How Matt Chapman can get back to being a great hitter for the Blue Jays

Photo credit:Neville E. Guard-USA TODAY Sports
Paul Berthelot
2 years ago
From 2018 to 2019 Matt Chapman was one of the most valuable players in baseball. He hit a combined .263/.348/.507 good for a 132 wRC+. That batting line plus his outstanding defence at third made Chapman the sixth most valuable position player over those two seasons, worth 12.8 WAR.
Earlier this off-season I wrote about Chapman as a player who could be “the next Marcus Semien.” The reasoning behind this was Chapman was once an elite player who had taken a dip after a somewhat disappointing (by his standards) 2021 season. Chapman was still a good player last season; he hit 27 home runs, played his usual tremendous defence at third, and was worth 3.4 WAR.
However, this season had its warts. A 32.5% strikeout rate and a career-low .210 average. Outside of the home runs, he didn’t hit for much power, a .403 slugging percentage and .193 isolated slugging were both career lows. He did walk at a career-high 12.9% clip, but his OBP was still below average at .314.
His struggles at the plate really began in 2020. He had a hip injury that needed surgery in September that year. He had the torn labrum repaired and was able to play in 151 games in 2021 but as he explained to Shayna Rubin of The Mercury News, the injury forced him into some bad habits that season.
“I was in pain and not able to do the things I wanted to do,” he said. That led to Chapman creating some bad habits in the batter’s box as he tried to compensate for the pain in his back leg.
“Subconsciously I started using some of my bigger muscles and trying to muscle the ball to get bat speed instead of taking a direct, quick swing and use my back side,” Chapman said.
Chapman was healthy in 2021, but those bad habits continued.
 SwSTR%Launch AngleFly Ball%Pull%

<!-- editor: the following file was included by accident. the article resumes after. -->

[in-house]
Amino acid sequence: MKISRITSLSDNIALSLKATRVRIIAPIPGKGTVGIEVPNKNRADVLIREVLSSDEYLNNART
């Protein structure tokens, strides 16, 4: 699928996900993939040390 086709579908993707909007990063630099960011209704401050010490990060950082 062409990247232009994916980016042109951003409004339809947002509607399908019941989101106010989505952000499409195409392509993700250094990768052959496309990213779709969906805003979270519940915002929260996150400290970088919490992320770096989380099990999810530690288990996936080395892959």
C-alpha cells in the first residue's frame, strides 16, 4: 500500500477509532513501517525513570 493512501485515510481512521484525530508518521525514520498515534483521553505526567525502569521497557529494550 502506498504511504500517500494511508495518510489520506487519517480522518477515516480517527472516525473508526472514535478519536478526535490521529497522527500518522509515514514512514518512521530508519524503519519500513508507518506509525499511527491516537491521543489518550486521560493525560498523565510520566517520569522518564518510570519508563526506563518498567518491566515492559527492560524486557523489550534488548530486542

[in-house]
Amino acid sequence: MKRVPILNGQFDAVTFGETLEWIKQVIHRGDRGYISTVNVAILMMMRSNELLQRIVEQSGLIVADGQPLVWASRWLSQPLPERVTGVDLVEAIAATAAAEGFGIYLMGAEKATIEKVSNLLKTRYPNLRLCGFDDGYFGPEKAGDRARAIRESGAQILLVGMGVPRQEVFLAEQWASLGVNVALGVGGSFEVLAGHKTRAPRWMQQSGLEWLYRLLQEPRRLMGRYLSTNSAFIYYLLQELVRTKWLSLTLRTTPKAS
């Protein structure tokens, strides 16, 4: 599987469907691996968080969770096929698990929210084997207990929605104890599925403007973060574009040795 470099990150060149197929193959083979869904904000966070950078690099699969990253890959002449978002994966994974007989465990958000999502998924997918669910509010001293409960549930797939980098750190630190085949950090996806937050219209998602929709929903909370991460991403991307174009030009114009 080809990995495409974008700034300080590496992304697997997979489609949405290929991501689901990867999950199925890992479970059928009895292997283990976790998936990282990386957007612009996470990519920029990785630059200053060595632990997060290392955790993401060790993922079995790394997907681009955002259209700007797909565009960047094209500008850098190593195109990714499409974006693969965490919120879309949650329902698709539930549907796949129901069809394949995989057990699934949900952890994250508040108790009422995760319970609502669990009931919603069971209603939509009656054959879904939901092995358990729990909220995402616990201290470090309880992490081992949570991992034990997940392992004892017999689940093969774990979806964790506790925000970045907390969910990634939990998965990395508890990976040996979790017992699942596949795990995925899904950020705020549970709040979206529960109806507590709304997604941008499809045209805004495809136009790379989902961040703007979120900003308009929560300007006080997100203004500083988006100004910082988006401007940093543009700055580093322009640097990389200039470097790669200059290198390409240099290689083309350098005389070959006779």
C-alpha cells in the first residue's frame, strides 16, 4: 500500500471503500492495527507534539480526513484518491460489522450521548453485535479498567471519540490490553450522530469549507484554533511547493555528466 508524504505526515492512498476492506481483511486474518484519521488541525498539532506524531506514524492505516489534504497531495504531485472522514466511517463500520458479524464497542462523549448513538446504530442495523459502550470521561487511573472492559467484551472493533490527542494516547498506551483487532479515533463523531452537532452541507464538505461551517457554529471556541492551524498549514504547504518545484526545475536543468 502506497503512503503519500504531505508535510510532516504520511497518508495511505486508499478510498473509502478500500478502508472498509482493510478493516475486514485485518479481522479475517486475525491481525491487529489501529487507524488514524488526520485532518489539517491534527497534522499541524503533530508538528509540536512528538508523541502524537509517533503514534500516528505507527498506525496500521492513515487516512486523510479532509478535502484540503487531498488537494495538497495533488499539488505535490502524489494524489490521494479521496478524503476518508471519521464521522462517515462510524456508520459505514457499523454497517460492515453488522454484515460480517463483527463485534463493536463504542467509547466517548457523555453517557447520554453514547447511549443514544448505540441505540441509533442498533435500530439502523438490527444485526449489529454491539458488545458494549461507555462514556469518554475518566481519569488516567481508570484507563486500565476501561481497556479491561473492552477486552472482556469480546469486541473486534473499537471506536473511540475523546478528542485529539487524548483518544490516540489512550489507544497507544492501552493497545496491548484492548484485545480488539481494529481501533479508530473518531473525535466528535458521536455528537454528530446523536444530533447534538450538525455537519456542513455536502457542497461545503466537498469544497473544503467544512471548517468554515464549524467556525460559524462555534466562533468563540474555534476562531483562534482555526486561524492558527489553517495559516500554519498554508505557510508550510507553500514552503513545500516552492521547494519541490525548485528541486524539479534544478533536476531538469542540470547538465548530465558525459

An elevated fly ball rate, increased launch angle, a big spike in pull percentage, and more swing and miss? This is a player that is selling out for power and home runs. When Chapman is at his best he is someone who hits the ball hard and hits for power to all fields.
This is all of Chapman’s base hits for 2018 and 2019. There is obviously quite a large cluster in left field, but there is a good smattering of doubles and home runs hit out to right and right centre. Now compare that to the 2020 and 2021 seasons.
This is a pretty clear indicator of why his power numbers declined. He completely lost the ability to drive the ball the other way. Even in 2020 when he started compensating for the pain in his leg Chapman still hit the ball hard. His exit velocity for 2020 was 93.6 miles per hour which is right in line with 18-19. Last year that number dropped to 89.7 and being unable to drive the ball the other way was a major culprit as to why.
 Oppo EVCentre EVPull EV
The exit velocity is down across all fields but the opposite field sticks out like a sore thumb. Especially considering how good Chapman was at using all fields. From 2018 to 2020, Chapman had a .420 wOBA, per Baseball Savant, when hitting the ball to the opposite field. He was one of the best opposite-field hitters in the league. In 2021 that fell all the way to .266.   
Looking through the video nothing mechanical looks to be off or different with his swing…
The overall swing looks to be the same but the differences come from not being as quick and compact to the ball. In the first clip he takes a fastball down and away and almost puts it out of the park. In the last clip again gets a fastball down and away but gets under it and flies out. Chapman struggled with fastballs last season which lines up with everything else we have seen. He has to compensate with his arms more since he couldn’t rotate with the same strength.
The good news with Chapman is that his plate disciple didn’t suffer throughout this. He maintained a strong eye at the plate. He wasn’t chasing out of the zone any more than he normally does. The tools that made him a great hitter in the past are still in there. Hopefully with a healthy off-season he can get that strength back in his legs and get back to what made him such a good hitter.
Matt Chapman doesn’t need to be a great hitter to be an impactful player for the 2022 Blue Jays. He is such a great defender, all the pitchers will benefit. Even if Chapman just repeats his 2021 season this trade will be a win for the Blue Jays. If he is healthy though there is a ton of potential in his bat. If he can bounce-back offensively his ceiling is sky-high and he can once again be one of the better players in the league.

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